* * *

Good evening friends. Welcome to another episode of stolen-wifi, our airport, stream of consciousness, one-too-many musings. I've decided to tape delay this rather than broadcast live for two reasons. First, I was rather pleased with my last post (though I suspect my loyal reader...s craving more celebrity sightings are a touch disappointed). Second, you know the rule about never drinking and driving? Well it applies to blogging too (though rarely enforced).

I only took to blogging after trying every number on my mobile. But friends were asleep, family traveling, and not quite ready to face my exes (tearful phone calls several years in the future...)

But now that I'm here, I find this cozy intimacy so comfortable. I feel as though I could tell you anything. Confess to all my blog and non-blog secrets. Won't tantalize you any longer - no such confessions today. Well, I'll give you one.

When I was 18, I met this fantastic looking violinst. Actually saw. On the plane to Vienna. I was in the aisle seat and watched the violin walking by. Now a violin in and of itself is attractive. A fine piece of construction. But when combined with player... Let's just say it's always been a weakness. There was a moment when our eyes locked. Mine at least popped open. I'm sure a felt a little jolt pass through our optic link. I spent the flight thinking: how do get back there? I went down the aisle only to see my violinist sandwiched in a middle seat, asleep. Each one of the 5 times I walked by. Story over. Case closed. I fled. I didn't wait around at the luggage carousel. Because my violist turned out to be in a violin section and I couldn't find my courage...

I forgot, tried to forget about this lost opportunity during my 2 weeks in Vienna, which I managed to do until I was heading down the escalator at the Opernring. And coming up the other way was a shoulder with a violin. But not looking at me -- instead caught up in conversation with a cello. I waited, moment by moment, second being draw out into eternity, for the violinist to look at me. It didn't happen. Was it time for me to change my ways? Reverse directions, turn around, give chase. Quoting King Lear, "Never, never, never, never, never." Not yet at least.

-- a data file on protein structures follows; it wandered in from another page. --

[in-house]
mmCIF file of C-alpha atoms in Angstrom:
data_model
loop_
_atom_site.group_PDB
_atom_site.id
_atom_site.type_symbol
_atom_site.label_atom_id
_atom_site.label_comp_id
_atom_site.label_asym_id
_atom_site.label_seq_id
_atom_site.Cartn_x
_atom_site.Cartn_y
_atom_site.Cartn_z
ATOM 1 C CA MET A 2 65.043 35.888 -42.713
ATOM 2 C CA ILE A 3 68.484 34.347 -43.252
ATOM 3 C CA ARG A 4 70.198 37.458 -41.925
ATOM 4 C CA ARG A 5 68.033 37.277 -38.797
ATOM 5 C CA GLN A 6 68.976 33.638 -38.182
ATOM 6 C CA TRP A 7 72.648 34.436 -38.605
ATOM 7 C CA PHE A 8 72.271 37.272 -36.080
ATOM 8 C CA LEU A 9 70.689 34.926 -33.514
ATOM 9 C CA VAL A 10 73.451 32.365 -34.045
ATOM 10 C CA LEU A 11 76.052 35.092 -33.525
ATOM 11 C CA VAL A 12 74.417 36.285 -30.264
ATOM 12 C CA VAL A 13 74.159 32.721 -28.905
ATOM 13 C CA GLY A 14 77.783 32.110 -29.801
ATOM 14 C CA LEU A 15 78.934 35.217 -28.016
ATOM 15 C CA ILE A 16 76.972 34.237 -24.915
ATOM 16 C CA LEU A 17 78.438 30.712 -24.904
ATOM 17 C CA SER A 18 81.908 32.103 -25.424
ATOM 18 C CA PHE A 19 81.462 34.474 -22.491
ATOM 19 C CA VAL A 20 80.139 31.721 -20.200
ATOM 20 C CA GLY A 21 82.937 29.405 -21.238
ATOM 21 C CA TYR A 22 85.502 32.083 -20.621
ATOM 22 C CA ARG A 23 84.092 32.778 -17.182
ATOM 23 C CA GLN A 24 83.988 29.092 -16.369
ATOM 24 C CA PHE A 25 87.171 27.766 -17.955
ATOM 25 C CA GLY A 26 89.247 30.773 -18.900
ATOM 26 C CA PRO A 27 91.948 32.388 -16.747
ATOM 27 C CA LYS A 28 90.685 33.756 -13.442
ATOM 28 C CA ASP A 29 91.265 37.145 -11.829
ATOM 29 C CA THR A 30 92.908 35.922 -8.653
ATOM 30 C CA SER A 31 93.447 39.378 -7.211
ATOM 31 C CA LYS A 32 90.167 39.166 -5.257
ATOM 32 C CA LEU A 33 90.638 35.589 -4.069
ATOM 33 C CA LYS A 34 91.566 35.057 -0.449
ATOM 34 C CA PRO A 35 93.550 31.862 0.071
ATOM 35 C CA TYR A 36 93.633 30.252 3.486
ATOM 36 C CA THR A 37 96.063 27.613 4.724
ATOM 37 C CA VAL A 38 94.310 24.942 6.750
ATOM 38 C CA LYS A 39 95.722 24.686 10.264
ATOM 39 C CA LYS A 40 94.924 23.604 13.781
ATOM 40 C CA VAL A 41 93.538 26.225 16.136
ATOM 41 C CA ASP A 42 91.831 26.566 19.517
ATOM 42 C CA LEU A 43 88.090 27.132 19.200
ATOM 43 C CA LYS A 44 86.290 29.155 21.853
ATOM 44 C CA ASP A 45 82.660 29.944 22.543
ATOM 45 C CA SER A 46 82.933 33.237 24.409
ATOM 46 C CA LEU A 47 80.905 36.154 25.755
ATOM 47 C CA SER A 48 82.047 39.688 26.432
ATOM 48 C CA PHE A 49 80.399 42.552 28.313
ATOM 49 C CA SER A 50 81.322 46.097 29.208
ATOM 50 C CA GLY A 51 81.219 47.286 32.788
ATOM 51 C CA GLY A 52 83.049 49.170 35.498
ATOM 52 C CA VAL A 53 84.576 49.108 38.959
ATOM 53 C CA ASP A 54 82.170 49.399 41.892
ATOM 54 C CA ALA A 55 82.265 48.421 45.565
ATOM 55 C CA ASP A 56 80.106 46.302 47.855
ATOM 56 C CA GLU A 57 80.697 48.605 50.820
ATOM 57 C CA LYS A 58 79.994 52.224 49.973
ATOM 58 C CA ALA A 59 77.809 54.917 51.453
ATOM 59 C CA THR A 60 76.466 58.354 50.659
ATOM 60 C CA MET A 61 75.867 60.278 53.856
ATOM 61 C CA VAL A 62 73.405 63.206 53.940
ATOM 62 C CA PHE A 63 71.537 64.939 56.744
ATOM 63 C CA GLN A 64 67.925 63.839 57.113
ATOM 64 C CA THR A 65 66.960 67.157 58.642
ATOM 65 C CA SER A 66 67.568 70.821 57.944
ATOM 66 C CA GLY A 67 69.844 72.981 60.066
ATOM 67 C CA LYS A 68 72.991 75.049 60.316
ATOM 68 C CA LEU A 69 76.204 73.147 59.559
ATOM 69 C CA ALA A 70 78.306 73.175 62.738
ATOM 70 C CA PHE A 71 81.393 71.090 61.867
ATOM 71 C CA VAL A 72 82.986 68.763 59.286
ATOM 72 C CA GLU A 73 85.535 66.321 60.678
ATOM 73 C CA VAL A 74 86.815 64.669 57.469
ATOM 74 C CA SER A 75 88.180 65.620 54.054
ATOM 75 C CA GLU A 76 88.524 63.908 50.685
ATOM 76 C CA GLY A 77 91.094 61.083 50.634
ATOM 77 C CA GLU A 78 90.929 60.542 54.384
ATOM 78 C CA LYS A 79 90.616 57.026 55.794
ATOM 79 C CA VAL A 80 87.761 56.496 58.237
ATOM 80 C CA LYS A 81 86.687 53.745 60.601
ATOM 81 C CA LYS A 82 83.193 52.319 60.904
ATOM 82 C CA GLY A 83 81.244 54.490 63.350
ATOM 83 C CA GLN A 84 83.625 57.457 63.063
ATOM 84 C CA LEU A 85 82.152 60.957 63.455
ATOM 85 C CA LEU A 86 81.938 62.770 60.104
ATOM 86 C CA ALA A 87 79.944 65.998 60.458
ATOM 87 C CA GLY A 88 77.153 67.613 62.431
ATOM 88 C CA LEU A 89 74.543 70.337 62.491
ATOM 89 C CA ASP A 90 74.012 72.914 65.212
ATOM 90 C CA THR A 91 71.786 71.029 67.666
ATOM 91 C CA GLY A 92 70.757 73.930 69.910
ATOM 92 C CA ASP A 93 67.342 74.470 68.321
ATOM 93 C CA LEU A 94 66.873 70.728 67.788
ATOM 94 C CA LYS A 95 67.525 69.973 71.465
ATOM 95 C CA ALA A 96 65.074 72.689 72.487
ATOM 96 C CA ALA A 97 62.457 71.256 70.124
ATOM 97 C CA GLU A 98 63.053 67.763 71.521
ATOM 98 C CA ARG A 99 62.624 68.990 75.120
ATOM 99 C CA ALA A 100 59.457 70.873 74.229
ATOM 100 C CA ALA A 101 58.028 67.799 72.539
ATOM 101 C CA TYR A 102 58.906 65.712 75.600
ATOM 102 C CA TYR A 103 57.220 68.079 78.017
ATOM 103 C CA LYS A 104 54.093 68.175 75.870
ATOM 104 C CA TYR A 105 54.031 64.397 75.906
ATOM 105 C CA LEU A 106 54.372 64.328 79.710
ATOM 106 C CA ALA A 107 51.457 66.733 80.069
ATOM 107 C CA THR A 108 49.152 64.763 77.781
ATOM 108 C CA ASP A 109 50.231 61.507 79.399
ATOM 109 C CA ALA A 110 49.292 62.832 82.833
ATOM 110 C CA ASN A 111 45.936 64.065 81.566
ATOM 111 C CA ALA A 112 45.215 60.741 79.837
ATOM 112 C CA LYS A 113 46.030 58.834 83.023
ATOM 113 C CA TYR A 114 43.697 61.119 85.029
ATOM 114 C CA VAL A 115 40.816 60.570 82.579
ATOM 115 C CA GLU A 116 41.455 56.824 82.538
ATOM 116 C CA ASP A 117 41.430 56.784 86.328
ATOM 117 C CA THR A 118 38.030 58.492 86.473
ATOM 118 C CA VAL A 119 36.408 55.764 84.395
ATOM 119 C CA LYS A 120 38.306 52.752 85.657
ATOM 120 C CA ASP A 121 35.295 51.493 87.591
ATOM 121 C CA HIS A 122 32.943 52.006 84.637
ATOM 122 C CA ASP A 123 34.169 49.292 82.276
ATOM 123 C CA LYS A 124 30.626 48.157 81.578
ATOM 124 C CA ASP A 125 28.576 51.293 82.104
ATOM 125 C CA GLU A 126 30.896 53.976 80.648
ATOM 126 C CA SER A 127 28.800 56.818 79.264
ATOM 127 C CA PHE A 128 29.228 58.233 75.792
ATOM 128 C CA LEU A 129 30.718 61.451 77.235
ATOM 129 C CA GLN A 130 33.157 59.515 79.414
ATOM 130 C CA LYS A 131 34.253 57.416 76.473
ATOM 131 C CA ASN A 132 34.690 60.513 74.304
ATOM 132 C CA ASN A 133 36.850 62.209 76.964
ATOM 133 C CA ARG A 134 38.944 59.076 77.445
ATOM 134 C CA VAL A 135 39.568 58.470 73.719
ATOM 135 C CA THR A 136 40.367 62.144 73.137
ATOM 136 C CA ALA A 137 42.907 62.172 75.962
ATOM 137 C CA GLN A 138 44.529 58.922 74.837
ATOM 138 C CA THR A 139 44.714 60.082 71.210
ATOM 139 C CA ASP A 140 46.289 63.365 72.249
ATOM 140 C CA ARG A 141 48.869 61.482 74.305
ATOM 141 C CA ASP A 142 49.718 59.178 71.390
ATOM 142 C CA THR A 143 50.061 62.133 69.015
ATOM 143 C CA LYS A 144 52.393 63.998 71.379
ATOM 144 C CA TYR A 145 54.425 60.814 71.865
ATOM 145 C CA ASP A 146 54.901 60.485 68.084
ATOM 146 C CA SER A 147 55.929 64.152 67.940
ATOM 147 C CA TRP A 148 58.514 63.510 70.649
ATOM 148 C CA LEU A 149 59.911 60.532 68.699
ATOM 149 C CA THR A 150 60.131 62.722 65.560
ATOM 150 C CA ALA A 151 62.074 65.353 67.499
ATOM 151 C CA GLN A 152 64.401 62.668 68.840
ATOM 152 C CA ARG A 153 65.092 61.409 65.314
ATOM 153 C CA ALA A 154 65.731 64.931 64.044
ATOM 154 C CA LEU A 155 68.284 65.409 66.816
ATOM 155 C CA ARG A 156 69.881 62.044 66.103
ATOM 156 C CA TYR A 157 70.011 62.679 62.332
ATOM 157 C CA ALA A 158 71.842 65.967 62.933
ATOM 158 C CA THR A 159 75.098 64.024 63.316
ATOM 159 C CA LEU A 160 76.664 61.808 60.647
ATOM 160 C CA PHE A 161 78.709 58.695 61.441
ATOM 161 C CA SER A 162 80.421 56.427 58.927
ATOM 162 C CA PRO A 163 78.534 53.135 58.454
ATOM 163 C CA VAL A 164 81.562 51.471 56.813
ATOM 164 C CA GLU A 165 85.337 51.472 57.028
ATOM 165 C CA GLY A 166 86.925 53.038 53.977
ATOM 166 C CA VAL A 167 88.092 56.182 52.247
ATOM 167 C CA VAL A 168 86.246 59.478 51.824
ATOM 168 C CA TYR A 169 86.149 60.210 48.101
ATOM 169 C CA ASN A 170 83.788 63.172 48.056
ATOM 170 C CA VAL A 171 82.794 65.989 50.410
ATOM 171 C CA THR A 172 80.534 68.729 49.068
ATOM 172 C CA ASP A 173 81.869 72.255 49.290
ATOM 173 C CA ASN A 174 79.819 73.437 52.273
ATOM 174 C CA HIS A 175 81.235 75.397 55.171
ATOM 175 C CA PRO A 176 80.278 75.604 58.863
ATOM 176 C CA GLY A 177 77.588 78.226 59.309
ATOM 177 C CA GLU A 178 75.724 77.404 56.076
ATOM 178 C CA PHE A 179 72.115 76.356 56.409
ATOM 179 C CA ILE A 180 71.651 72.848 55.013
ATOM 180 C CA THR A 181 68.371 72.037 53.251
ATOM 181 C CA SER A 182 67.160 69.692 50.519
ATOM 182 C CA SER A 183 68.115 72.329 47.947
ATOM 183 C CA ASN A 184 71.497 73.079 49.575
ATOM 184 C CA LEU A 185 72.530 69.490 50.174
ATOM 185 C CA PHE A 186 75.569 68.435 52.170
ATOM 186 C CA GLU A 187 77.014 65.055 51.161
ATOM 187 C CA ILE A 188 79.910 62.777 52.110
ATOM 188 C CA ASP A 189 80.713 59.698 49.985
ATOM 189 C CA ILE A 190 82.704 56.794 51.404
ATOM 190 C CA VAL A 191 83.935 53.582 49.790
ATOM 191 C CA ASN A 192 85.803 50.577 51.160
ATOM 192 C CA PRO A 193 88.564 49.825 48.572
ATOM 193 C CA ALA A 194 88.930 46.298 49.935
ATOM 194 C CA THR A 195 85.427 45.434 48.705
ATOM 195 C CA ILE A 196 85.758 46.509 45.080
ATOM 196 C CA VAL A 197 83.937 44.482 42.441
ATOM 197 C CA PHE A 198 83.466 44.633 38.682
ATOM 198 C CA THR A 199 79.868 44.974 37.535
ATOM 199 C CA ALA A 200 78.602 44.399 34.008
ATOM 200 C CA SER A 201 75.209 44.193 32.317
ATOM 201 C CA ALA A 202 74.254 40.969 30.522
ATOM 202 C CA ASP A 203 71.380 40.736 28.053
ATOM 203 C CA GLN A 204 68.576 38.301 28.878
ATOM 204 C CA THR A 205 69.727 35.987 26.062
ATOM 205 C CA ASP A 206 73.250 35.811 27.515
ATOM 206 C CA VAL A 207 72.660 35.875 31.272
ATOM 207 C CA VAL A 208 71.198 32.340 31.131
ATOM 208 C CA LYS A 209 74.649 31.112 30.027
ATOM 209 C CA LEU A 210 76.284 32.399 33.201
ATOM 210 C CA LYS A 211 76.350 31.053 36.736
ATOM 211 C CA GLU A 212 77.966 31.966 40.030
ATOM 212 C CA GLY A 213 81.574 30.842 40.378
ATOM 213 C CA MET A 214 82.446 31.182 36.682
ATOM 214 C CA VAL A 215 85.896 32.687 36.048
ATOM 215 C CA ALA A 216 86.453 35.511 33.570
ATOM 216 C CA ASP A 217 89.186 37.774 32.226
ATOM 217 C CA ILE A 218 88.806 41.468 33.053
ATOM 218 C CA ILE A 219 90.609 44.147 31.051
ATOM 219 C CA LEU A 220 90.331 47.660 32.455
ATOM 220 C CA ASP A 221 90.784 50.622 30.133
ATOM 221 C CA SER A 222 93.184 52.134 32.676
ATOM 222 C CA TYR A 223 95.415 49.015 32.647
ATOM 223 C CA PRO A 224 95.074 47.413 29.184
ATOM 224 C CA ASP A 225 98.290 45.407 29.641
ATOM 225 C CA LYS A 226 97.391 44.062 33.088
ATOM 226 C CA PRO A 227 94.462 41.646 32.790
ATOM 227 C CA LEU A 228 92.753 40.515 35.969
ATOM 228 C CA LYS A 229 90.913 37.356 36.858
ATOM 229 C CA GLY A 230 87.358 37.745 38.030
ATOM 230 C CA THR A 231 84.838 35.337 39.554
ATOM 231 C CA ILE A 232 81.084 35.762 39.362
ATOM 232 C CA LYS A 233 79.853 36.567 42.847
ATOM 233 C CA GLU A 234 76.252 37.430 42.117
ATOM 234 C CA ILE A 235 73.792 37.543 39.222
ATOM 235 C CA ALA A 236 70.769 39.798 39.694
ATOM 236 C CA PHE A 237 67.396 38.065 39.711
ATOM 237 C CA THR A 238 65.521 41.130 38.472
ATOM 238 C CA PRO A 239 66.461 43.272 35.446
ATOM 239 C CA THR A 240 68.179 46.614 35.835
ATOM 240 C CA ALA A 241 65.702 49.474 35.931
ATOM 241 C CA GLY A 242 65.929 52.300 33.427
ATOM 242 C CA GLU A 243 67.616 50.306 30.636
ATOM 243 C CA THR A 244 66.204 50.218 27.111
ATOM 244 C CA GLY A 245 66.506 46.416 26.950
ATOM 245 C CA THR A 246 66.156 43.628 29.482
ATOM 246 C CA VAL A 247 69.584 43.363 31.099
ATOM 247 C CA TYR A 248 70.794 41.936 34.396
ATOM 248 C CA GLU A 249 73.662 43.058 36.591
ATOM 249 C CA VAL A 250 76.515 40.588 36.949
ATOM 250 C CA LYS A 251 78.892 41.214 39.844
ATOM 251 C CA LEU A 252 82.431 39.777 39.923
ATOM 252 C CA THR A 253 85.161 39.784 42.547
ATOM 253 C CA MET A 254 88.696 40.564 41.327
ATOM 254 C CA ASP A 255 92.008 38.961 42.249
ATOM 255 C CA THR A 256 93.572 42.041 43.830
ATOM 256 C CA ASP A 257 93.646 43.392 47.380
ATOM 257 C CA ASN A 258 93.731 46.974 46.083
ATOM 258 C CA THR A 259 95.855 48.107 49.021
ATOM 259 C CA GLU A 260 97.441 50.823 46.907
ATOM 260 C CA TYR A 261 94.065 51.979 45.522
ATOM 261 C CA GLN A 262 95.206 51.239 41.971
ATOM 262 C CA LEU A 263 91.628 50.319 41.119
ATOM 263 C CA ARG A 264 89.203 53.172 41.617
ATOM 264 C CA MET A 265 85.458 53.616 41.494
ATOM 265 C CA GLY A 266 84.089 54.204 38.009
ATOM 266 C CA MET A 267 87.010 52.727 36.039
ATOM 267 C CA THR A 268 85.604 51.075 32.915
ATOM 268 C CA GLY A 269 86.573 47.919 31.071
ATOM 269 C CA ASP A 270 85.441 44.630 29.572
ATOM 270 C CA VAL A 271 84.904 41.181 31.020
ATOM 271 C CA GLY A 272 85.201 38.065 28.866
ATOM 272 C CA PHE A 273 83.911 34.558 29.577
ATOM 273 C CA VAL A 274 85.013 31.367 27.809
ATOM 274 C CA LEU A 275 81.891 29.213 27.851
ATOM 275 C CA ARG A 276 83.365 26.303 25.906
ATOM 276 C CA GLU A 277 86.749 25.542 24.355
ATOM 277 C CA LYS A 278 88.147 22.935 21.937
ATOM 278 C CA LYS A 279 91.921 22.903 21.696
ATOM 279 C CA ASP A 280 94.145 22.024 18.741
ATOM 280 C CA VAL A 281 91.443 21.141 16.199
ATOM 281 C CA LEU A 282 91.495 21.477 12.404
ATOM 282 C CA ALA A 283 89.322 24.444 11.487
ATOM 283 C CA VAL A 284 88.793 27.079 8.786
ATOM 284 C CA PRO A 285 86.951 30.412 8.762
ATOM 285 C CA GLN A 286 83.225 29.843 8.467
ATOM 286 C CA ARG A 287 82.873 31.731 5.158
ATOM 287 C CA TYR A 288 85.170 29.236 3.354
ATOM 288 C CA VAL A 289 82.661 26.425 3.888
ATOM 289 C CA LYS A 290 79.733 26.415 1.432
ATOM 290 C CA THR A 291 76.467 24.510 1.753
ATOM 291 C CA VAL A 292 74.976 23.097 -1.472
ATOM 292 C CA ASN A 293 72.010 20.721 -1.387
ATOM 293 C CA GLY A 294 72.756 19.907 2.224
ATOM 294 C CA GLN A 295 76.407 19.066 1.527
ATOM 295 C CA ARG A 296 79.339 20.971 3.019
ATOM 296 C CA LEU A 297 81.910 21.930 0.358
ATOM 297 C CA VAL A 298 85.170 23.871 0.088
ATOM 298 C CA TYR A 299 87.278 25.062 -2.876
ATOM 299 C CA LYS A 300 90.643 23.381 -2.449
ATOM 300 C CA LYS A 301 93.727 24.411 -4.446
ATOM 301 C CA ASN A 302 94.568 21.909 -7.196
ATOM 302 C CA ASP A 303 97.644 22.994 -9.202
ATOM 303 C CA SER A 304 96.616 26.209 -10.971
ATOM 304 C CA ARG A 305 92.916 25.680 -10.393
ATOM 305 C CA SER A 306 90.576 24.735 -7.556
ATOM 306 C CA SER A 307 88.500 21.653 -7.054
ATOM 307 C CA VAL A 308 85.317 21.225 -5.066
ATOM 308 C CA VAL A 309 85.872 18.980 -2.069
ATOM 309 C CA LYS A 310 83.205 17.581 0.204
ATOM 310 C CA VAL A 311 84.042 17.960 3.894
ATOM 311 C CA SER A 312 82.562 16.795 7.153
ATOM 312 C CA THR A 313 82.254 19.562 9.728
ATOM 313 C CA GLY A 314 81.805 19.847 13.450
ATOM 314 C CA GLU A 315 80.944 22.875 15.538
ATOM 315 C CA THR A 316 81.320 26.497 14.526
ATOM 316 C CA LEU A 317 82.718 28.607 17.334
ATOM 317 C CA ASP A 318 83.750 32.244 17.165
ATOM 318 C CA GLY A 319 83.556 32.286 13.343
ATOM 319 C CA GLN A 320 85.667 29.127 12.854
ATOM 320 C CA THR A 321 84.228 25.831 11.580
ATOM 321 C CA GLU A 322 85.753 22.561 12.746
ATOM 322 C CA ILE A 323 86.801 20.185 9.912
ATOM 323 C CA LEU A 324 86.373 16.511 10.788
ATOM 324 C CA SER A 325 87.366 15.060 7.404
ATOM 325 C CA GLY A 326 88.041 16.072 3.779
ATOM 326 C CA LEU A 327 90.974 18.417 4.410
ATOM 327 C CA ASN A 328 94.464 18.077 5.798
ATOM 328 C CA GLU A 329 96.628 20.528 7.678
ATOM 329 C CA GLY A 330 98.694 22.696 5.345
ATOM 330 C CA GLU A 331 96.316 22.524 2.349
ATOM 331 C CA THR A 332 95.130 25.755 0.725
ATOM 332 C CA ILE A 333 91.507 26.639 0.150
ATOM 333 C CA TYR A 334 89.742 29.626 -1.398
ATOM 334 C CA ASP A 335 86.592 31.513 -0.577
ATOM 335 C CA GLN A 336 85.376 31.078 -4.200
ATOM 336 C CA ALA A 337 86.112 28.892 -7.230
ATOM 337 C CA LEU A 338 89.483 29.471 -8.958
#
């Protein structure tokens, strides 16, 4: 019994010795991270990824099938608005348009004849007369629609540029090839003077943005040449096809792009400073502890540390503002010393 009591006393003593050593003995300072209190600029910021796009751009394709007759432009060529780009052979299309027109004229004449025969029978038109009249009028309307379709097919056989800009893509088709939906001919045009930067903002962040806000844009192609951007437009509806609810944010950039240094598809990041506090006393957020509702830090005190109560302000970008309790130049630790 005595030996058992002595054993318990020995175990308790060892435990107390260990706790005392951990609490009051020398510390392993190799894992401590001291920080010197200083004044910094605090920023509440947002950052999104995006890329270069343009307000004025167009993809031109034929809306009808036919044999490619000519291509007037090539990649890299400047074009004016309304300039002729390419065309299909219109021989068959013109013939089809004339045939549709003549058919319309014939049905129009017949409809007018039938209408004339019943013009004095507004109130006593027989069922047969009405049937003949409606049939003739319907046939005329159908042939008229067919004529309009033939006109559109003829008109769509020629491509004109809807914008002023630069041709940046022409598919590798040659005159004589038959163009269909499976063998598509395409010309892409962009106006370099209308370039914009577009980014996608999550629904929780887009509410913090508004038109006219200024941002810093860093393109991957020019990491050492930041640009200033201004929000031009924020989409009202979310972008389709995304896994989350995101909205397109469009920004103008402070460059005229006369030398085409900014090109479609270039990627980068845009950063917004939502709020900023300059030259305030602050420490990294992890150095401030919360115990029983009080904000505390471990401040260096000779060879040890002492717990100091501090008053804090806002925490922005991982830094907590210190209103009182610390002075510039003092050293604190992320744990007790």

So here we am. [Editor's note: the author insisted on this formulation.] Remembering a day when we were younger, when the tree of possibilities of life had many more branches. Regret. No. Nostalgia. Yes.


Monday, November 5, 2007

A quiet night at the movies. Denzel, Naomi, and I.

I swear that I am not a celebrity hound. I truly dislike that word. (Note to self: must invent a new word to convey the same meaning: famous, sometime attractive and often glamorous men and women who party for a living and often behave foolishly in public).

But there I was at the cinema on Friday, just trying to buy a ticket and a small glass of red. But these people wouldn't stop clicking away with their big lenses and powerful flashes. So I turned to looked and saw this:

Seemed a lot like Naomi Campbell and Denzel Washington. Indeed it was. Then they were milling around for a while talking about this and that. I thought of asking for a photo for the boys and girls back at the flugelbindery. But you know I'm the quiet, discreet type. And I have spent several years cultivating disinterested nonchalance. Why blow my cover now?

So then I went up to the film, only accidentally to walk into some sort of Q&A for American Gangster. I never did quite figure out what Naomi C was doing there. I suppose glam types hang out together? There were a lot of other tall, long-legged/muscular, well-tanned, and well-moussed types hanging about.

I just had my crisps and wine and went on my way. Ho hum. I've seen it all. (But still wishing I had asked for that pic!)